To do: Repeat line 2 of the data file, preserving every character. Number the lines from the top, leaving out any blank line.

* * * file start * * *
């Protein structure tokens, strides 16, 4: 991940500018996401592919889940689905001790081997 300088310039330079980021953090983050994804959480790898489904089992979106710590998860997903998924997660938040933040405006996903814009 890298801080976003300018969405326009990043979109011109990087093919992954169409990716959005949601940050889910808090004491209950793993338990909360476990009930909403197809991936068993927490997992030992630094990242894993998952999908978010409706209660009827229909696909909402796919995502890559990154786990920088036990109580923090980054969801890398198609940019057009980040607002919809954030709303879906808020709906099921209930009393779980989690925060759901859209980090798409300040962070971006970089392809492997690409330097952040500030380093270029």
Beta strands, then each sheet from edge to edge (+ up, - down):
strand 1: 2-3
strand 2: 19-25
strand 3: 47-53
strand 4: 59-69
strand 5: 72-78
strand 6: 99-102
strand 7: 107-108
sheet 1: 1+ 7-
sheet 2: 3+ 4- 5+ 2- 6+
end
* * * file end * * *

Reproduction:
Beta strands, then each sheet from edge to edge (+ up, - down):